But it didn't bring the masses to my blog. So there was still the issue of the Envy.
And finally, I had to stop and think. What do I really want out of this blog? What am I really writing for? Because when I'm honest with myself, do I really want a million followers? Do I really want the pressure of trying to be funny, or poignant, or profound, every single day? Sure I would love the attention, but do I really want to work that hard for it? Because it is hard work. To cultivate these virtual relationships, and to create like mad on your own blog, is a lot of work. And here's the thing: I don't want to do that. I am way, way too neurotic to have a large amount of people following my personal life. I want to be free to write horrendous shit, to be whiny and sad sometimes, to tell jokes that aren't particularly funny. And if someone should tell me I'm great, I want it to be someone who is, well, invested in me, the way I'm somehow invested in the blogs you see to your right.
I don't want a bunch of followers, I want friends. Because with friends you don't have to try, and you can just be yourself.
The truth is I work better in relationship with others, however that relationship is defined.
So how to create these relationships? For a long time, when I came across a new blog I'd add it to a folder marked "New Blogs." If I came back to it again and again and found myself going over its archives, I'd add it to my reader. If I didn't, I'd erase it. Now I don't do that very much because I pretty much know the first time I go to a blog if it's one I want to read. If I can't stop reading, then voila. If I can leave without looking at any other pages, then there's really no point in saving it.
So what keeps me reading? It's not necessarily snark or just being funny, because sometimes I get annoyed with blogs like that because I feel like they're trying too hard. I like funny, yes, but the kind that's like salt: it should flavor the blog, not dominate it. It's not necessarily beautiful writing either, because I'd rather read books if I'm reading just for the sake of lovely words on a page. I like blogs written by people who are authentic, who are kind, who sometimes struggle, who are open-minded and pure of heart, who have a good sense of humor and don't take themselves too seriously. But there are a lot of people like that. So they have to be, more than anything, people who I get. People who I identify with. People I would choose to be friends with should I ever meet them in person. People like that are the only ones with blogs I want to read, and the only ones I hope will read me. Should such people remain small in number, and should my followers be few but loyal, I will be happy.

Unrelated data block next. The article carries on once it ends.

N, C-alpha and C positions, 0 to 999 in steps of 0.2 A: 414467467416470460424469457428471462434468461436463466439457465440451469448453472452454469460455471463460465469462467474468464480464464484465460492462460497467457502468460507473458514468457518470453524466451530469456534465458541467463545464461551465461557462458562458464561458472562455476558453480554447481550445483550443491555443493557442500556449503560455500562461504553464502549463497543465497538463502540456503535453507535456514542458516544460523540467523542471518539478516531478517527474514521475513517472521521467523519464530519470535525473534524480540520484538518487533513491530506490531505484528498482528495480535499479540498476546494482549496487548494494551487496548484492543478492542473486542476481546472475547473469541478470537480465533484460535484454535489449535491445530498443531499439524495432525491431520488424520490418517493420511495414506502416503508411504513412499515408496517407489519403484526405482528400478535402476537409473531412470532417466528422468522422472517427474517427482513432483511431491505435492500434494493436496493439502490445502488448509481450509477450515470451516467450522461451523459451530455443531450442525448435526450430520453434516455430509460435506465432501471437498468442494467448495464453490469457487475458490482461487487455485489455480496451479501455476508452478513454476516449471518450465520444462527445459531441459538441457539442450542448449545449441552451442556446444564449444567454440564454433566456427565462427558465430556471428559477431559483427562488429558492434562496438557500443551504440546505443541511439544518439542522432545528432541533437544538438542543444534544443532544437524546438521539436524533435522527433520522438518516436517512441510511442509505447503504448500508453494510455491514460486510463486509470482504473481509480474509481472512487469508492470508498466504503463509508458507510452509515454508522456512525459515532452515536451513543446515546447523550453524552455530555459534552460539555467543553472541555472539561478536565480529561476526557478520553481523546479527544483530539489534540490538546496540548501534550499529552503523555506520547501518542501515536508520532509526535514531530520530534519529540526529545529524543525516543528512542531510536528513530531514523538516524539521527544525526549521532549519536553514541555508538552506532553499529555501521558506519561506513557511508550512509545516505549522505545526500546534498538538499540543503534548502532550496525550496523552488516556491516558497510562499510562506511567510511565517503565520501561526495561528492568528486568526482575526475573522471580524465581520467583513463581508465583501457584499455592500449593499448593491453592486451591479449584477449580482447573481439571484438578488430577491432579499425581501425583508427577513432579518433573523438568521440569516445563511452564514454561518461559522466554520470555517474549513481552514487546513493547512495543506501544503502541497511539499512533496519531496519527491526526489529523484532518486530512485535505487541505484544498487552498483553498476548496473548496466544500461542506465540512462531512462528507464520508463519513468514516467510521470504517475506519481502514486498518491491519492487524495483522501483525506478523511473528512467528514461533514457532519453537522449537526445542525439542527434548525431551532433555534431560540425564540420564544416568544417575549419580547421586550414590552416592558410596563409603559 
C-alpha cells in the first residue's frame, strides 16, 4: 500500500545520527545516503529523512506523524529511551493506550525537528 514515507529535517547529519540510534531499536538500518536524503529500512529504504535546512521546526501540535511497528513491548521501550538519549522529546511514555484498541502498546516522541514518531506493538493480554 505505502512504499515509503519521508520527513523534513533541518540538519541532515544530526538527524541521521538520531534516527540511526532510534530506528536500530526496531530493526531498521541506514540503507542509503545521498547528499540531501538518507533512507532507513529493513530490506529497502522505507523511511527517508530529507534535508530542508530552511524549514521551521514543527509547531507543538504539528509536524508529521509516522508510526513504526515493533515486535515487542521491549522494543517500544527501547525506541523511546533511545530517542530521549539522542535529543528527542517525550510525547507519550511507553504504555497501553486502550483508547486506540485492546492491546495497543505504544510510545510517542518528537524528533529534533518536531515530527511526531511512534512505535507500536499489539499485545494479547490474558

Having determined these things I hereby submit the following resolutions:
I resolve to grow not a mass of readers but a network of friends, and to do so organically, not methodically, by sharing experiences and exchanging thoughts.
I resolve not to envy those who have worked hard and earned multiple readers, and to be happy for those who are talented, successful, and blessed.
I resolve that I shall no longer allow this blog to be a source of any neurosis, sadness, or frustration due to its readership, content, or lack thereof.
I resolve that this blog shall be a place where I can be myself, collect my thoughts, and document my experiences. Upon it I shall be free to write the worst drivel ever written without fear. It shall be a forum for cultivating relationships with like-minded people wherever they may be in the world, and it shall be used for the sole purpose of making me happy, not famous, successful, or even popular.
Hereafter, this blog will be something I control, not something that controls me.